“Dr. Kershner has written an immensely important book, not just for educators, but for anyone interested in how to think in a more complex and adequate way about organizations, learning, and culture. This is one of the best uses I have seen made of Integral Theory, providing a path breaking application, demonstrating the power of truly comprehensive frameworks. All school leaders should read this book, and most sociologists and philosophers as well.”
Zachary Stein, author of Social Justice and Educational Measurement and Education in a Time between Worlds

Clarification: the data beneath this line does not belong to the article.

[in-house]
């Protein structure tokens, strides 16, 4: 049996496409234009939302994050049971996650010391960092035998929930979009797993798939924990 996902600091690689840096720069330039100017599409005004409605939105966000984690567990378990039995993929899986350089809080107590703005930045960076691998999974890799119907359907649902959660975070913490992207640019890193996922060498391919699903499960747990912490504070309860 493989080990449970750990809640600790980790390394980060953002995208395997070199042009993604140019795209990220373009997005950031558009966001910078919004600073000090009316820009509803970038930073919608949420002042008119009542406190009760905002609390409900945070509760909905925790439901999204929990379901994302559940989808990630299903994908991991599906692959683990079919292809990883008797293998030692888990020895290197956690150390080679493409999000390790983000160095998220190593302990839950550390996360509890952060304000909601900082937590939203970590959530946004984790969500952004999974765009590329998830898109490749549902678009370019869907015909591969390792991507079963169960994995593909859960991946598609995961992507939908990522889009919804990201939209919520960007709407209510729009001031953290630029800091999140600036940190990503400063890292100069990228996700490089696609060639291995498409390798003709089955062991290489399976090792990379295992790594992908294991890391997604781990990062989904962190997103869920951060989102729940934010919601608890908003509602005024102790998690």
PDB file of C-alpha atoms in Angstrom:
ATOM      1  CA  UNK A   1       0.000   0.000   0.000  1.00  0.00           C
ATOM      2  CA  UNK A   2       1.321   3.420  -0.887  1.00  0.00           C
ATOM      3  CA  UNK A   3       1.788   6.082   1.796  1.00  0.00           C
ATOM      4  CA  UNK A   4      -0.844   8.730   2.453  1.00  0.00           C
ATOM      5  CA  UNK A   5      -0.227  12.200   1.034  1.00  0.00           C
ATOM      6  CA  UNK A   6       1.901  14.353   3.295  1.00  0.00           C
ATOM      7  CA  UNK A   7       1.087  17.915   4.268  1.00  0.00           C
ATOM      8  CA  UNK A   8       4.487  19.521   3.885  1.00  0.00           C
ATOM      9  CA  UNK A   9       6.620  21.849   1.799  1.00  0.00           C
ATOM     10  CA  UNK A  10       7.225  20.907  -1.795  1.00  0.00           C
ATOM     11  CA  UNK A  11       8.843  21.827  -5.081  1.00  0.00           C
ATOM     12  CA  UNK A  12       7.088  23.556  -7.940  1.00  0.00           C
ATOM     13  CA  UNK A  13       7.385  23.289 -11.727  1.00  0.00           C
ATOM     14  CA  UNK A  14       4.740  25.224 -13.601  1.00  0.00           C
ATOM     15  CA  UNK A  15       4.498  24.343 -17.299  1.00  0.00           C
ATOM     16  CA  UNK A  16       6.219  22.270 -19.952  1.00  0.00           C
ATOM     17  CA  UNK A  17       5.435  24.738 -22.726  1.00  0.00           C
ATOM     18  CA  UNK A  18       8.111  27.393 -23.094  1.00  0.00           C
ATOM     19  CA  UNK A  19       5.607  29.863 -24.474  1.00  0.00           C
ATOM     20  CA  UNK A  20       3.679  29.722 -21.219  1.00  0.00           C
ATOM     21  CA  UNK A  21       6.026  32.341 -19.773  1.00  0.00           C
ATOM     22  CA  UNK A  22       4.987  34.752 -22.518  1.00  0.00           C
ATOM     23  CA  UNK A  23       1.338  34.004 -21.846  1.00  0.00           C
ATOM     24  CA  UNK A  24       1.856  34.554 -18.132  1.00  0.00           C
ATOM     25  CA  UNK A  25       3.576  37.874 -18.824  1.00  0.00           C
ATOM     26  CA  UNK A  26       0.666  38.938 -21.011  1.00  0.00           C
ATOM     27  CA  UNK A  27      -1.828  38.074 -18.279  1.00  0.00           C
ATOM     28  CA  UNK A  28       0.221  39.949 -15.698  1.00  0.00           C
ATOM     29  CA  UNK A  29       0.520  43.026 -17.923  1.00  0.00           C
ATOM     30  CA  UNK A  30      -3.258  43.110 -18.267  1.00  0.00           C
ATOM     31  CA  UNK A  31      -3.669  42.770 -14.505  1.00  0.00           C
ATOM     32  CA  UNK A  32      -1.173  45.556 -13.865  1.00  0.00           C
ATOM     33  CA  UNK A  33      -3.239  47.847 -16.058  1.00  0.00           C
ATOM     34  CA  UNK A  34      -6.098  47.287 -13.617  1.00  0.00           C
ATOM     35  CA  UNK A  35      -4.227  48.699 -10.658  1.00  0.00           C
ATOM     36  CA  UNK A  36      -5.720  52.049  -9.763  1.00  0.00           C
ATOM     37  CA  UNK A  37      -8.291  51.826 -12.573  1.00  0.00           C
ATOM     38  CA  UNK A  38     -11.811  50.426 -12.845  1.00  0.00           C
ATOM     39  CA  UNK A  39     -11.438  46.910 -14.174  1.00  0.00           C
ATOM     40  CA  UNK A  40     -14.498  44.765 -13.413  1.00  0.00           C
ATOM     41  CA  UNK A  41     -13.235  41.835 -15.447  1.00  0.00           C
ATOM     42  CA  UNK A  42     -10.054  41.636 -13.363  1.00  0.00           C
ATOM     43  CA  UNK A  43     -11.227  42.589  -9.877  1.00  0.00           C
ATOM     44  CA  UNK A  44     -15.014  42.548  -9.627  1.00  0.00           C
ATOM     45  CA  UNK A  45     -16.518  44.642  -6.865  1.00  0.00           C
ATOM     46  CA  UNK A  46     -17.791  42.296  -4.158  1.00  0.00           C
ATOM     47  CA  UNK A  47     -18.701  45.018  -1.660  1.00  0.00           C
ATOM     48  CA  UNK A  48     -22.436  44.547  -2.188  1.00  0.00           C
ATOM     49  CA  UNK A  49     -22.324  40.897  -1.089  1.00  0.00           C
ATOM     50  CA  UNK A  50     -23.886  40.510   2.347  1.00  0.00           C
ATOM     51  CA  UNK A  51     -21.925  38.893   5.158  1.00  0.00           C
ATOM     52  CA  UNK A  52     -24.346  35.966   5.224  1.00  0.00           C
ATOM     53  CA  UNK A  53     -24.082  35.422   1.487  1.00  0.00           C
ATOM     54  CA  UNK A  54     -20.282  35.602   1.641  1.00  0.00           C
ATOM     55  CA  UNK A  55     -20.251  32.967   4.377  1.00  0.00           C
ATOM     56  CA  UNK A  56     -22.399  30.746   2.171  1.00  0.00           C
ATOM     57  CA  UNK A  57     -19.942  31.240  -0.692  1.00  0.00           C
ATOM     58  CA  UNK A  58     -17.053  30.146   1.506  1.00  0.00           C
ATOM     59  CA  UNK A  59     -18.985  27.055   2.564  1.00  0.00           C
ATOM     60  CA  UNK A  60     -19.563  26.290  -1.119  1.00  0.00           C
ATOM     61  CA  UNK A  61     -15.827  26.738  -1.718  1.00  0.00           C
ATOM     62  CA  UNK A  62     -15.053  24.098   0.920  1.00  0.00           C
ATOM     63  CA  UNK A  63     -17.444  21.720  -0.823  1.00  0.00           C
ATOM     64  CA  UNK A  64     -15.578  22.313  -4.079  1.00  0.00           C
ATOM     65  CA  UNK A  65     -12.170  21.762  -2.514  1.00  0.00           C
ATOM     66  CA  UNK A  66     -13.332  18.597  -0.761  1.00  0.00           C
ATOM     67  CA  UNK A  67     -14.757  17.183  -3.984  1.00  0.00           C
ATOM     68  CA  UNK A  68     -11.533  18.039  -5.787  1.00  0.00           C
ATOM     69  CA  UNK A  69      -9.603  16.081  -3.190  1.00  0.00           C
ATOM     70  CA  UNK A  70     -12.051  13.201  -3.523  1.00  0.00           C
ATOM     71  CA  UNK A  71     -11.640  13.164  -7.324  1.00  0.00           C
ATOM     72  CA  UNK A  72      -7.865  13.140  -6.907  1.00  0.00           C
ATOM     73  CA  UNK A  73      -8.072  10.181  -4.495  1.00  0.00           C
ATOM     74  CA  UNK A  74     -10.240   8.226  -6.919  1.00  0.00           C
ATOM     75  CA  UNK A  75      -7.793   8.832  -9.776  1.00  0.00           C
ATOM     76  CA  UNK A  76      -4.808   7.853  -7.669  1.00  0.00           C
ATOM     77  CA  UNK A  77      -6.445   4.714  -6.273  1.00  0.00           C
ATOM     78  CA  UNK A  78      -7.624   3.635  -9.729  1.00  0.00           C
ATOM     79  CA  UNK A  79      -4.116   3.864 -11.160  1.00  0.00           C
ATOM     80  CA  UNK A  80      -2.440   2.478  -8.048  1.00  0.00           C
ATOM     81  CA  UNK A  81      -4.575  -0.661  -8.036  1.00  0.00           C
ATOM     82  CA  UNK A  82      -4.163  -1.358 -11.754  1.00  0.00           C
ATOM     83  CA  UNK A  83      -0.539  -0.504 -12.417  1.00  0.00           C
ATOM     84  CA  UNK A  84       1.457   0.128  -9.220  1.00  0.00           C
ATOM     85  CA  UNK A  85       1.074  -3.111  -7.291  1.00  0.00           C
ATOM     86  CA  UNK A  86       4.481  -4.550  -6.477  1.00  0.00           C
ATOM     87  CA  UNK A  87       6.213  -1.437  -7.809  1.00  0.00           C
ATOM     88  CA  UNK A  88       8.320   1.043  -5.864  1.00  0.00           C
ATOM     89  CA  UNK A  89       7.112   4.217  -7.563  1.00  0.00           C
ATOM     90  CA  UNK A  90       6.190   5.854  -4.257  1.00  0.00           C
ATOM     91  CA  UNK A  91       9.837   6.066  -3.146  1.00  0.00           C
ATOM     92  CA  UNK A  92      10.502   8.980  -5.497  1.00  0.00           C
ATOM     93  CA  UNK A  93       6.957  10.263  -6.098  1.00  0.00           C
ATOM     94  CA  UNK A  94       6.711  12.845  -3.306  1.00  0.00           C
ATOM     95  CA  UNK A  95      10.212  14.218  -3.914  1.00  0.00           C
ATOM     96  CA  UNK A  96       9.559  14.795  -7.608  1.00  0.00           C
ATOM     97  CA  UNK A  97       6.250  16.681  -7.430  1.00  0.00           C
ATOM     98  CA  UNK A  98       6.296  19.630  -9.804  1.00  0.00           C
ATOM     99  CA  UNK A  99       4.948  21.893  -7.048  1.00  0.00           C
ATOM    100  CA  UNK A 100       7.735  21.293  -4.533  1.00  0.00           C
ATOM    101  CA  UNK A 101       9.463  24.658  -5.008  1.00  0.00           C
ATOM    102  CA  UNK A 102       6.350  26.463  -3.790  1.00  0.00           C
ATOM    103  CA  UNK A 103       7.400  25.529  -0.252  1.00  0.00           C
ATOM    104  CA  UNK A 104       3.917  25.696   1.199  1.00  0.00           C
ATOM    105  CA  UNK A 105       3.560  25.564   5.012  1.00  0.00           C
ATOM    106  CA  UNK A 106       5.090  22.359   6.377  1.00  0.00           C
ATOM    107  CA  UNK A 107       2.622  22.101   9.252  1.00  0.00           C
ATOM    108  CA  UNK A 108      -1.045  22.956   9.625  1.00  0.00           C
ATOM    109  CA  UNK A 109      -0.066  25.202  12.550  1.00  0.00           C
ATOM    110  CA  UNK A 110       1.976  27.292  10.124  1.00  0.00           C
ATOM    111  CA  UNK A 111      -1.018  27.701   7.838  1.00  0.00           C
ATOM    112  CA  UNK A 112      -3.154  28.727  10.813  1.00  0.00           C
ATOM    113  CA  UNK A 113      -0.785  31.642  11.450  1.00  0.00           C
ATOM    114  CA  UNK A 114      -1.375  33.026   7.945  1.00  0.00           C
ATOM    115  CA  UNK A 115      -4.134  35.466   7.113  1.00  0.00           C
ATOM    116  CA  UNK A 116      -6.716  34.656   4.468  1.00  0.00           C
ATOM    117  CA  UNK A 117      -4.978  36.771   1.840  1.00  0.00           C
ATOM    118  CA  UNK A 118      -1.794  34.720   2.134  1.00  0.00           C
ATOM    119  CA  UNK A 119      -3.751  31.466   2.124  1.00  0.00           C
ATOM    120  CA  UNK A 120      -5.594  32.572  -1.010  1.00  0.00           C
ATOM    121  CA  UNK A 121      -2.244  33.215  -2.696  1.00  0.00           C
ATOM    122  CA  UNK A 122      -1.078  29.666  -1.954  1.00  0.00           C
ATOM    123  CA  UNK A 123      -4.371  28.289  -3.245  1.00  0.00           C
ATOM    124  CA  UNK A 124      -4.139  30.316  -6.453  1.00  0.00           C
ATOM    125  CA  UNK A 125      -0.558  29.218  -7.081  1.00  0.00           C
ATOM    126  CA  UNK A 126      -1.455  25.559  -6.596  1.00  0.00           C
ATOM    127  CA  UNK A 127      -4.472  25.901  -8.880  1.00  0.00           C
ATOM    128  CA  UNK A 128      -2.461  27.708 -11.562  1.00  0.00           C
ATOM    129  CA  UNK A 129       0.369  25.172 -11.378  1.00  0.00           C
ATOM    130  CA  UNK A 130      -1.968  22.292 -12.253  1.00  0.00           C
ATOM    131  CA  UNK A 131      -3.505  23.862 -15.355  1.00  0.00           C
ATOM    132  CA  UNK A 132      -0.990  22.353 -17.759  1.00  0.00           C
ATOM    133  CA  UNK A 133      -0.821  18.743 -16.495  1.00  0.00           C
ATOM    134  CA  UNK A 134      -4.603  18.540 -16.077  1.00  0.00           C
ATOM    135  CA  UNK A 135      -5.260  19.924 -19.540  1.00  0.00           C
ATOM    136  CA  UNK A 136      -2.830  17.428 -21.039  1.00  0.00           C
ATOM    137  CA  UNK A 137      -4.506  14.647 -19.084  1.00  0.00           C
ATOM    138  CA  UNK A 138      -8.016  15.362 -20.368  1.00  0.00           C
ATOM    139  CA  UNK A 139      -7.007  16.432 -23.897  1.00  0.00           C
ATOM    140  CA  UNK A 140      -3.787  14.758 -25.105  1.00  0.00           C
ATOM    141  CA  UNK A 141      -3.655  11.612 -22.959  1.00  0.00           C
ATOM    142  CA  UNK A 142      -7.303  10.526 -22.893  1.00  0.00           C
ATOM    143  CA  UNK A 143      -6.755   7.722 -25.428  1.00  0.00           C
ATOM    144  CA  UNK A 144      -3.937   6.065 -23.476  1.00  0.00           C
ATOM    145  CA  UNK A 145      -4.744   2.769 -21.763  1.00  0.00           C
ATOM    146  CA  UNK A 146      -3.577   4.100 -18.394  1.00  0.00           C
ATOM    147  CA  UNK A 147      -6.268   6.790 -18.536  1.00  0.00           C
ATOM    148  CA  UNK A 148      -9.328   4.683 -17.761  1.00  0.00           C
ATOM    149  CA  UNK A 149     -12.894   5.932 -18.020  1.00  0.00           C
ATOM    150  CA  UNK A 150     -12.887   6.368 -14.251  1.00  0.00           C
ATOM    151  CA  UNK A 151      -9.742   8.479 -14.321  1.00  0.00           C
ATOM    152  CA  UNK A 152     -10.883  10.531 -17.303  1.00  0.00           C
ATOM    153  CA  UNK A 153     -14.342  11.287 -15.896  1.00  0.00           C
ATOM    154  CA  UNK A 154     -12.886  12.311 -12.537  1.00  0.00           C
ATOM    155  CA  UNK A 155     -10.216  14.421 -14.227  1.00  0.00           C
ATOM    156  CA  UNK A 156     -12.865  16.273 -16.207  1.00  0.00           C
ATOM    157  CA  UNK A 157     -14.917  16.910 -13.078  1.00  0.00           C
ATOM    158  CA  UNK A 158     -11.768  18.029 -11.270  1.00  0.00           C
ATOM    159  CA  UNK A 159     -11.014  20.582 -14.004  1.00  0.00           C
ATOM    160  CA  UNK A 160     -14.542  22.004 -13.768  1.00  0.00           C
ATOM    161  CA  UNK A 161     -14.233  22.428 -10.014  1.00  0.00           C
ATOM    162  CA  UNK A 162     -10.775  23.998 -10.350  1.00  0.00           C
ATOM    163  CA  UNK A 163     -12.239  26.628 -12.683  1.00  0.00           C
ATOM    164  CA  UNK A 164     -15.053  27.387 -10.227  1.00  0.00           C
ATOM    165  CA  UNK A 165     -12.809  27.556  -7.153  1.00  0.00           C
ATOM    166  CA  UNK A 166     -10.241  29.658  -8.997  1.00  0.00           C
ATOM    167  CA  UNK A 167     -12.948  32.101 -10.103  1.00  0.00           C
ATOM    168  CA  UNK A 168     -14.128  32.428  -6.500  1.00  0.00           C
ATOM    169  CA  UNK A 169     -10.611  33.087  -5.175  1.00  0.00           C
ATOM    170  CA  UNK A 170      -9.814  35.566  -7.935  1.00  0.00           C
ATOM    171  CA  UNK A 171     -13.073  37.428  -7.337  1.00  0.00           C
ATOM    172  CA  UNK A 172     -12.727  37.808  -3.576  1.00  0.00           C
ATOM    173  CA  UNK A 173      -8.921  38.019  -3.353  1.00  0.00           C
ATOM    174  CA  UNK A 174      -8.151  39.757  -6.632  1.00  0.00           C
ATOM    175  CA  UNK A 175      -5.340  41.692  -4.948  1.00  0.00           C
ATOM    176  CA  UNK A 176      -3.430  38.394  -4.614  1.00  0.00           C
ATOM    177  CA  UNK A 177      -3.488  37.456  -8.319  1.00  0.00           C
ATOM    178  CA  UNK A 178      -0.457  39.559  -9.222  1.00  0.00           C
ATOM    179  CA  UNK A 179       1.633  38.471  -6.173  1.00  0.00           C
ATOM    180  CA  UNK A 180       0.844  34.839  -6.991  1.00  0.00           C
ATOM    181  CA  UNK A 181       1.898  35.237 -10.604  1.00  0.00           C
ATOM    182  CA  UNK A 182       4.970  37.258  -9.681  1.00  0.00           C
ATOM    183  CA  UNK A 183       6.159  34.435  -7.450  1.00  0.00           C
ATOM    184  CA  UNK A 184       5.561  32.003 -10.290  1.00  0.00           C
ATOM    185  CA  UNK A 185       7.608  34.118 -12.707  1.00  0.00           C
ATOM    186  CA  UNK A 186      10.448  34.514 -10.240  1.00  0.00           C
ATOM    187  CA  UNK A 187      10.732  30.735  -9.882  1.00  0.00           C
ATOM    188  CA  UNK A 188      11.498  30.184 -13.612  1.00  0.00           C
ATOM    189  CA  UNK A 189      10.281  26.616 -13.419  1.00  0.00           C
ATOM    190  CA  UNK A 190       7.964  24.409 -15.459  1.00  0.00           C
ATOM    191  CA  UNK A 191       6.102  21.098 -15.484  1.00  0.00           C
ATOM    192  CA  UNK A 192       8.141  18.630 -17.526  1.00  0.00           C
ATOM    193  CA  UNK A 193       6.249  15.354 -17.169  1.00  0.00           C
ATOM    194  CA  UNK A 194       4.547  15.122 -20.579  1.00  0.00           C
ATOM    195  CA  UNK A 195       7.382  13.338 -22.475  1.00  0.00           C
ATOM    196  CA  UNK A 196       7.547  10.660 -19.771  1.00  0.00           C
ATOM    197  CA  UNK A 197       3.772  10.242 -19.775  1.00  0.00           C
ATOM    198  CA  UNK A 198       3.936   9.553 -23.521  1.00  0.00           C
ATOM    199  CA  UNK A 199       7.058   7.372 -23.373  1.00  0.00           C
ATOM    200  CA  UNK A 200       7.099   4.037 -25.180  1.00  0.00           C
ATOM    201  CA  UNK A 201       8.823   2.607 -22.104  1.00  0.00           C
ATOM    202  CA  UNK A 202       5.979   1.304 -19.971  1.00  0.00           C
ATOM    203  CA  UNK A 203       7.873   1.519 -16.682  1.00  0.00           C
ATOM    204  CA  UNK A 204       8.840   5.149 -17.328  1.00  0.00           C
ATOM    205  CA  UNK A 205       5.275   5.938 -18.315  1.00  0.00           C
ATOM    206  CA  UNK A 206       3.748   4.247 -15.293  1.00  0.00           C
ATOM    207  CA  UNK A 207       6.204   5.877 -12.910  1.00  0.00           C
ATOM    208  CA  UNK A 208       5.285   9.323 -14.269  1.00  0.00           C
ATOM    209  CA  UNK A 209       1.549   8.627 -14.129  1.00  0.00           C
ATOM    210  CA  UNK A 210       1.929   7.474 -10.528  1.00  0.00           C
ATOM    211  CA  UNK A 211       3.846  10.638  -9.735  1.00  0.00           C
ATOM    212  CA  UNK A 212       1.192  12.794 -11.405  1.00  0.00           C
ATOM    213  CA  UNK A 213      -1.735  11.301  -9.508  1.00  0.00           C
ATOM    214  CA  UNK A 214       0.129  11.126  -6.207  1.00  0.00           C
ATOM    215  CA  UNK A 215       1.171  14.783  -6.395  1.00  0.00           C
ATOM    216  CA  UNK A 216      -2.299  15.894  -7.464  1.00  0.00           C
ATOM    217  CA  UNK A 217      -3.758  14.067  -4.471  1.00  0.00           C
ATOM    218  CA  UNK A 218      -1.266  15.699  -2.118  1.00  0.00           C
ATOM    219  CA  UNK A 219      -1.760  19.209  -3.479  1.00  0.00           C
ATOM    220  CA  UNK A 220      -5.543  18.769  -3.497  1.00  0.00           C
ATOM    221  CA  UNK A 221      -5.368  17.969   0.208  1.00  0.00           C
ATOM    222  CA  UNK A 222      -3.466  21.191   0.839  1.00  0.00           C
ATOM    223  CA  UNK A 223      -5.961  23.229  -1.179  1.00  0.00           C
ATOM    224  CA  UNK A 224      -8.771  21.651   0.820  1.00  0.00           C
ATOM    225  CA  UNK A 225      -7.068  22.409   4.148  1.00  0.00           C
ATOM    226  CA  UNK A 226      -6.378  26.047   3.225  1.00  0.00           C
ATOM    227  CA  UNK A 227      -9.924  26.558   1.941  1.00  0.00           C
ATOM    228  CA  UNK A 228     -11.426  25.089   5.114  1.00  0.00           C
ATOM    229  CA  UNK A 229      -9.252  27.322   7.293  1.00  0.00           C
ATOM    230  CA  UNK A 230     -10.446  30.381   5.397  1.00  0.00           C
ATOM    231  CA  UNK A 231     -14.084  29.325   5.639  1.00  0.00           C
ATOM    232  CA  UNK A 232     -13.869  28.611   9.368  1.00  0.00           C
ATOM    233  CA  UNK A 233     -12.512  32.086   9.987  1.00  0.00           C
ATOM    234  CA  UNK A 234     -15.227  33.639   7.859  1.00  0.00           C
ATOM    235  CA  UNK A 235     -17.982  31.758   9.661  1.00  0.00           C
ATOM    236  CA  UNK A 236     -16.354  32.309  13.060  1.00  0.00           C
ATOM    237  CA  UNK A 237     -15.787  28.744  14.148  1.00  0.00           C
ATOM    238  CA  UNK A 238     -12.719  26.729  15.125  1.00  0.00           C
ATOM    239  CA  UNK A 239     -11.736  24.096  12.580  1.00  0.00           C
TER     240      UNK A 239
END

“If education is about growth in knowledge in a wide and deep sense, shouldn't the educational systems, cultures, and practices be informed by the best possible maps of the different fields of knowledge and their interrelations? Moreover, if education is about psychological growth and the development of the entire personality of children, youth, and adults, shouldn't education follow the steps of the best developmental psychology, and align with our knowledge of how the human mind and personality learns, grows, and prospers? In today's world, neither of these two things is true. Education-as-we-know-it is informed by rich academic and research traditions of pedagogy, but not by developmental psychology, by systems perspectives, or by a holistic theory of the fields of human knowledge. [..] Brad Kershner offers us this fundamental upgrade in his book. Well-read in growth and development, the varieties of systems theory, and holistic meta-theories of knowledge, he ventures into sensitive and detailed case studies of American schools and projects—with the gaze that only the experience and ethos of a teacher who truly cares about children can grant—and unpacks their potential. No single blueprint is offered, but the rich timbre of commentary, reflection, and explication opens doors and pathways to an entirely new world of education. [..] Of all theorists in the interrelated fields of development/systems/metatheory, Brad Kershner is, to my knowledge, the foremost in his grasp of schooling and the teacher's perspective. Of all teachers and educational theorists, he is the foremost theorist in said fields, able not only to apply them but to synthesize and comment upon their limitations and uses. And these fields can and will reshape the future of education. Indeed, they must. And society cannot transform to sanity and sustainability without a fundamental reform of education. For this reason, I believe that Brad Kershner's book plays an indispensable role in the future of society as a whole. It is a rare and impressive achievement that marries the teacher's heart to the theorist's mind.”